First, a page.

…the Open Source Hardware Association (OSHWA) is kicking off the process to create an Open Source Hardware Certification. In addition to all of the amazing things that will happen at this year’s Open Hardware Summit, our goal is to be able to roll out the first version of the Open Source Hardware certification this fall. In order to be able to do that, we need your input now.
If you’re wondering what we think about this – we discussed this on ASK AN ENGINEER.
Awhile back Bruce Perens had proposed something like this when he started openhardware.org, however that effort/project has gone away. Looks like it was abandoned around Jan 17th, 2014. The domain expires on 7/22/2015, we’ve emailed Bruce to see if he’s interested in donating it or selling it.
Update 6/6/2015 – Bruce is keeping the domain, text posted with permission:
I’ve stepped away from evangelism for a while to build a few companies. I will renew the domain. I don’t want to let it go at this time.
I agree that certification is necessary, however there would be a big political problem in that many, possibly most, of the things that call themselves “Open Source Hardware” are not. The most glaring ones are those under various Creative Commons licenses with NC and ND features.
Following that are copyright issues: the lack of force of a copyright license on hardware in the context of 17 CFR 102(b) unless one has a patent to enforce, and the fact that we don’t really want to make copyright stronger even if it means greater potential to enforce our own licenses. If we did so, we would lose the ability to make use of schematics that we read in articles, etc. This is why Oracle v. Google is so problematic – do we really want to be able to better enforce the GPL at the price of losing the ability to clone APIs in Open Source? By promoting and attempting to enforce copyright-based hardware licenses we actually create new legal norms that will influence how courts rule and potentially work against our own interests.
So, you end up with a certification program for licenses that can’t be enforced, that excludes a good deal of your present community, and that potentially works against the community’s interest.
By the way, I ran an Open Hardware certification program in the 90’s that was an attempt to get manufacturers to provide Open Source device drivers or the documentation needed to make them. I eventually passed this program on to Vincent Renardias. I think Vincent got busy and passed it on to the board of Software in the Public Interest. They subsequently lost the domain (because sometimes our volunteers do not have the time or focus for paperwork) and for a few years it became click-bait for a bling merchant. Ugh. Years later I recovered the domain when the registration expired.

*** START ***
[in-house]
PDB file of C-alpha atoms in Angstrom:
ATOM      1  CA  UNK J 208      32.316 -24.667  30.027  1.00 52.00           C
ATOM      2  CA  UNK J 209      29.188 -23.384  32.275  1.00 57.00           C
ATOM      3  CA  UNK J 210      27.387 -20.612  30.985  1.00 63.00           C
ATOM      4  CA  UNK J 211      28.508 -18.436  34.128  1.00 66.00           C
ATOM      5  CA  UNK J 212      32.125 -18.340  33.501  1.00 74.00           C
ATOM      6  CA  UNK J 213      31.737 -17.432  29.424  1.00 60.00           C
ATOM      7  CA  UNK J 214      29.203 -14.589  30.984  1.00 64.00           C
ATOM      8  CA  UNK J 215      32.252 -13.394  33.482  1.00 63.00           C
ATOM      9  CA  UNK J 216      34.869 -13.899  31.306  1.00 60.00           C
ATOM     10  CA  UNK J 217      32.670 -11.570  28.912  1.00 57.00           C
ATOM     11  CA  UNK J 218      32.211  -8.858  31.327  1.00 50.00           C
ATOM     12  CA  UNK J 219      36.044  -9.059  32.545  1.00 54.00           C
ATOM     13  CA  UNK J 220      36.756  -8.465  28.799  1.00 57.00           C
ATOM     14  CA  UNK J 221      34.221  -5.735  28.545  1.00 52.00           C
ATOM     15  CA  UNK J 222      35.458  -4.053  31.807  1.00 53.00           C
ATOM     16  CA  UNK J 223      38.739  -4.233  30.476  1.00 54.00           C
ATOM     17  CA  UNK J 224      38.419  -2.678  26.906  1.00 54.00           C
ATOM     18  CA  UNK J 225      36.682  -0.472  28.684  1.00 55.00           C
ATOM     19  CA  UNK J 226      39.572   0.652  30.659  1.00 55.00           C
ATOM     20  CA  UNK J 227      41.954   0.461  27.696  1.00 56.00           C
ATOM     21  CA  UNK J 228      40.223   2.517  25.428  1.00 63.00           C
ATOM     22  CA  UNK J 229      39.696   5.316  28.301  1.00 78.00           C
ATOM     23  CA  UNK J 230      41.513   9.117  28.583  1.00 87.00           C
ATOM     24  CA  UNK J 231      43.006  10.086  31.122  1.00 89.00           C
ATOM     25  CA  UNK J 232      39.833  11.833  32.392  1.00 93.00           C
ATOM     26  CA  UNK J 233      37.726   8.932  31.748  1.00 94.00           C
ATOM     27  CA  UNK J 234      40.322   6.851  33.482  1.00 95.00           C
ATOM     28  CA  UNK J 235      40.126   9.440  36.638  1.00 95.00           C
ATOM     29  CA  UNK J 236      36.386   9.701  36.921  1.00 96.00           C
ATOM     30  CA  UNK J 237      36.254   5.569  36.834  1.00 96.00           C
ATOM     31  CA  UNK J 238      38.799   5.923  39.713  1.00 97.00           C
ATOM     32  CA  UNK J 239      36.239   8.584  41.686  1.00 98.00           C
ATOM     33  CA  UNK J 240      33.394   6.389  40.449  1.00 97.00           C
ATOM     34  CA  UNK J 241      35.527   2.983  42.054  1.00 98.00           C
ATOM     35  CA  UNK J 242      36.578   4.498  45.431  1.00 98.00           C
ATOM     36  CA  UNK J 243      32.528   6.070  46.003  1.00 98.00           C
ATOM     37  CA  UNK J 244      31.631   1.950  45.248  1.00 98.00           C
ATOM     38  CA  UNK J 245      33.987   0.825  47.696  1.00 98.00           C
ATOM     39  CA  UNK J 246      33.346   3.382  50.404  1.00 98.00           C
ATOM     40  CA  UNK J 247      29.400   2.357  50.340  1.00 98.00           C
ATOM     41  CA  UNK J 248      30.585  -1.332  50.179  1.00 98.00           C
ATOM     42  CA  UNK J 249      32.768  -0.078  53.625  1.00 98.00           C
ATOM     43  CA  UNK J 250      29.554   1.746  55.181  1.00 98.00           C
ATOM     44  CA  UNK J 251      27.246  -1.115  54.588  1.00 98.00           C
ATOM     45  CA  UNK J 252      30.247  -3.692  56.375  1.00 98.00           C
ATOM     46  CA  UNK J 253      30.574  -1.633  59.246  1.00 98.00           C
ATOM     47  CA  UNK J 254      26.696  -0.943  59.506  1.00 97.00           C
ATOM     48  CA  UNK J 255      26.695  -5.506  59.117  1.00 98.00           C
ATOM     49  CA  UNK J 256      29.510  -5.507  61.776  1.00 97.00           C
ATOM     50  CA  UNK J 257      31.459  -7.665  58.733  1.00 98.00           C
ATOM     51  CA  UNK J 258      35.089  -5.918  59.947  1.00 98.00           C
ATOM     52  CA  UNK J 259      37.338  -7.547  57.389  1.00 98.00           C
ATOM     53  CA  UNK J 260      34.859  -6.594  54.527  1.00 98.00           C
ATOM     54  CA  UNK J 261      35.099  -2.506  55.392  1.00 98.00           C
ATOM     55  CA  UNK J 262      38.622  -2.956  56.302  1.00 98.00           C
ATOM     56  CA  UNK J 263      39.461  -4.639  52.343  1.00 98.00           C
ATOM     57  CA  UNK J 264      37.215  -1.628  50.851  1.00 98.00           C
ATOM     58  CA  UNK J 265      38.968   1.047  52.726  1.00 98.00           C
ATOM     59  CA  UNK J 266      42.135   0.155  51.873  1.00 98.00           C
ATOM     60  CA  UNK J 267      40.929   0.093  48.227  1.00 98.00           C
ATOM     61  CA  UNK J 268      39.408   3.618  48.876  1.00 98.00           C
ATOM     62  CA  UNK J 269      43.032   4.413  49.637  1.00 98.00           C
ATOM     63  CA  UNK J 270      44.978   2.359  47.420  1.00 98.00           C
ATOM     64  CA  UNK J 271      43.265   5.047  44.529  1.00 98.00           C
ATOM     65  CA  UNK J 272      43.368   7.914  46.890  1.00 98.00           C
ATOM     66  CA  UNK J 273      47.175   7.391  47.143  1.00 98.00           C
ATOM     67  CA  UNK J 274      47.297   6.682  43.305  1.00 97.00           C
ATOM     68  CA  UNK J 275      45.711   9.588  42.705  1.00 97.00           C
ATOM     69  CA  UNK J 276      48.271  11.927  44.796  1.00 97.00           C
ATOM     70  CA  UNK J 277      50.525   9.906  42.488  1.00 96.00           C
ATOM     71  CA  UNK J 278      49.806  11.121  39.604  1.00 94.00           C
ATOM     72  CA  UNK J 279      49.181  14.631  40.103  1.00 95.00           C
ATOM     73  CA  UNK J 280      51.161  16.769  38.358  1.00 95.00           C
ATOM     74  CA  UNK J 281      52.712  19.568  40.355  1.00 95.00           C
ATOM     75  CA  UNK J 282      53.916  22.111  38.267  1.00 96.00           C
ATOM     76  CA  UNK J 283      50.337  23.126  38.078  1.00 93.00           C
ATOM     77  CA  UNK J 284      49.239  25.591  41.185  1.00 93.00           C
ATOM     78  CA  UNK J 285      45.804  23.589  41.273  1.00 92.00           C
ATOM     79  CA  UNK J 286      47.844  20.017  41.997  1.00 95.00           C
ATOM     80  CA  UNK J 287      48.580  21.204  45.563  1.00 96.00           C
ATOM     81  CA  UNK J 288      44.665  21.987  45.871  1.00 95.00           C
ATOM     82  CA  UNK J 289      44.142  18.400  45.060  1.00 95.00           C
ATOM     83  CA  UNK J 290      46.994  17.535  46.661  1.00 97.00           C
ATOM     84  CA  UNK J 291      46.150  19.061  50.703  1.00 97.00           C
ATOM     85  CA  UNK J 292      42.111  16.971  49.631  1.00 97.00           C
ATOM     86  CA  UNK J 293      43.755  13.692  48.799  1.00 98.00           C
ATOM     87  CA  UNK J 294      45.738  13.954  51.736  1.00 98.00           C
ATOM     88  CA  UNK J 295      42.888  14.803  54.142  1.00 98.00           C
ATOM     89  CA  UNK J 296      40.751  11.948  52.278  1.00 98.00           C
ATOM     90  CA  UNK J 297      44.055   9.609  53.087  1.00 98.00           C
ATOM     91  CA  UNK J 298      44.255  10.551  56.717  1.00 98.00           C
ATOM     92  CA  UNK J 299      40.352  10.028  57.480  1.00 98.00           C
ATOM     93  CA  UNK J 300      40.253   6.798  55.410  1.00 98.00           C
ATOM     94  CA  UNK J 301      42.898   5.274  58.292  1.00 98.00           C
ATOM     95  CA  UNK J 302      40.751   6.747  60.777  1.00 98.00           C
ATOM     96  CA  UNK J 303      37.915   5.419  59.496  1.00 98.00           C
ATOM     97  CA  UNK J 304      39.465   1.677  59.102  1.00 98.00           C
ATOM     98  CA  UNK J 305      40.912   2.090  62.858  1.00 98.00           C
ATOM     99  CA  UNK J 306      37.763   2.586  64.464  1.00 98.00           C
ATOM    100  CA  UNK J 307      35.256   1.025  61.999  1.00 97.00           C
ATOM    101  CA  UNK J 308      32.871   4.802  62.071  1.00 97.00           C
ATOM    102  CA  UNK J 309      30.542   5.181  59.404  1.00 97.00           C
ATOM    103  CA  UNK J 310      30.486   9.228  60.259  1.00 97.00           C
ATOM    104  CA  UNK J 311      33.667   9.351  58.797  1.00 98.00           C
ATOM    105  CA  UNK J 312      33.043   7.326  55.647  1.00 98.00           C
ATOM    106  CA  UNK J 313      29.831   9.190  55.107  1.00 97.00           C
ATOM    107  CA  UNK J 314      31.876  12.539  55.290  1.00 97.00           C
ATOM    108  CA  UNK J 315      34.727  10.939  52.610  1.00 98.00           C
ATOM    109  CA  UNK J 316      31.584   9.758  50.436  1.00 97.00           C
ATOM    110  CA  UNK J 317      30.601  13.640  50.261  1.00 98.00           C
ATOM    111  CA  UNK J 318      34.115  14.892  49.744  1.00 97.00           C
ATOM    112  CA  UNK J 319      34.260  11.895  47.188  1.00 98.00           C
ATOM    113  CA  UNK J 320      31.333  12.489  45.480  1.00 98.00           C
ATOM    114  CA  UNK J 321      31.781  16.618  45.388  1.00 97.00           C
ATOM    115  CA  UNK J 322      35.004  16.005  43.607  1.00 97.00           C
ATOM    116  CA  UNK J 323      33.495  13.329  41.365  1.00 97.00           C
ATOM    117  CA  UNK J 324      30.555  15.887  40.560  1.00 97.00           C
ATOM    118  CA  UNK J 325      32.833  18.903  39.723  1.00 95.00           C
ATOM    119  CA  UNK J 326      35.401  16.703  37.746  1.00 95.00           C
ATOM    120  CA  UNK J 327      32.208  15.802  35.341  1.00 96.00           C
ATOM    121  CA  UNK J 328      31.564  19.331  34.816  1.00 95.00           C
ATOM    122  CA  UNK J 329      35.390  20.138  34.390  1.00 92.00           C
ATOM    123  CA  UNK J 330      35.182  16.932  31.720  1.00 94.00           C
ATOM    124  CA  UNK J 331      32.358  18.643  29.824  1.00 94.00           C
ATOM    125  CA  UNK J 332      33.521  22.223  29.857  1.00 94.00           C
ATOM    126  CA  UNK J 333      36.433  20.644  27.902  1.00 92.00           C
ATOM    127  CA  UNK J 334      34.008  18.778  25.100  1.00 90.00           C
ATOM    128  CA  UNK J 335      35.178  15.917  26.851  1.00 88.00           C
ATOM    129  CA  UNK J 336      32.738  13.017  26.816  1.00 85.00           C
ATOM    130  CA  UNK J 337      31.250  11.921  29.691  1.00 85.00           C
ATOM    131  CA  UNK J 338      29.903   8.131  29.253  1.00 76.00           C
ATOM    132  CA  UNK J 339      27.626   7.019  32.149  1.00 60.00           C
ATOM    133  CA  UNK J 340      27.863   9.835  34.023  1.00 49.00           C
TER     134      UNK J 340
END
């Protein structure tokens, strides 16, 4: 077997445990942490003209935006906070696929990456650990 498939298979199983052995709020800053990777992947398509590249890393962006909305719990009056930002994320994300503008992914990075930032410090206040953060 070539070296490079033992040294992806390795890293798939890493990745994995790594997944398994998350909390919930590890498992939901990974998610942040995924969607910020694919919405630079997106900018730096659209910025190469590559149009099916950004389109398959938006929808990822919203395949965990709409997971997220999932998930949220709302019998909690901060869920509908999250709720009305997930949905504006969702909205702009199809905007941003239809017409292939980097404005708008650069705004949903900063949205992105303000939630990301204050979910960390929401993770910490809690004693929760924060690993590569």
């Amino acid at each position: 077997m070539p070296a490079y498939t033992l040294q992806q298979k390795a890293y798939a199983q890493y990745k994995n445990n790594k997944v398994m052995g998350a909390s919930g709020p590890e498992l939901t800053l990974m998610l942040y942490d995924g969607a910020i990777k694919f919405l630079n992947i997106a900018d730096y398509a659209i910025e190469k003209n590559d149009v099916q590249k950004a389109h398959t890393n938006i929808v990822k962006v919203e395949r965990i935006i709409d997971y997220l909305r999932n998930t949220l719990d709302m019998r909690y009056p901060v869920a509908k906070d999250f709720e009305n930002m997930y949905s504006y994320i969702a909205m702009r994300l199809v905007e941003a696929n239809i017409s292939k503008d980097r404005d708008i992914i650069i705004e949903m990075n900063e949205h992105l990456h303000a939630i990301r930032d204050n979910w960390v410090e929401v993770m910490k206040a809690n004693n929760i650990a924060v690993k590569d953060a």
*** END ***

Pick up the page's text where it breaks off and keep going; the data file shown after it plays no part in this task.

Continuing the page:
What’s REALLY interesting is Vincent Renardias proposed the “The Open Hardware Certification Program” back in 1998!
The Open Hardware Certification Program is a self-certification program for hardware manufacturers. By certifying a hardware device as Open, the manufacturer makes a set of promises about the availability of documentation for programming the device-driver interface of a specific hardware device. While the certification does not guarantee that a device driver is available for a specific device and operating system, it does guarantee that anyone who wants to write one can get the information necessary to do so. There is no charge to participate in the program. Vendors of certified equipment have the right to apply the Open Hardware logo to their packaging, and to state in advertising that their devices are certified. Users who buy equipment with the Open Hardware logo are assured that a change in operating system or even the demise of the manufacturer will not make it impossible to get new software written for their devices.
There is no charge for this certification program. Manufacturers go through a simple self-certification process and can immediately use the Open Hardware logo and can state that their devices are certified.
Somewhat related, from 2003 to 2005 the openhardware.org domain fell in to the hands of a Hip Hop jewelry site and directed openhardware.org to hiphopcapital.com which at the time sold LED scrolling belt buckles, their mission statement was: “To provide the highest quality hip hop jewelry at the lowest price”.
And distantly related, FUHU HOLDINGS, INC. which had/attempted to have the trademark “Open source hardware” abandoned the mark (DEAD).
However, OPEN SOURCE is trademarked with a logo for Whey protein. So what could be interesting is if you tried to make an “OPEN SOURCE” whey protein concentrate and sold it… that might get complicated.
And if YOU poke around a little more, you’ll see “OPEN SOURCE INITIATIVE APPROVED LICENSE” is trademarked with a logo. However, it’s oddly enough not a logo they (OSI) originally designed. To bring all this back to the OSHWA, OSI and OSHWA have a “Co-Existence Agreement“.
AND if you’re wondering if there is currently any existing “free” hardware certification, there is – from the FSF.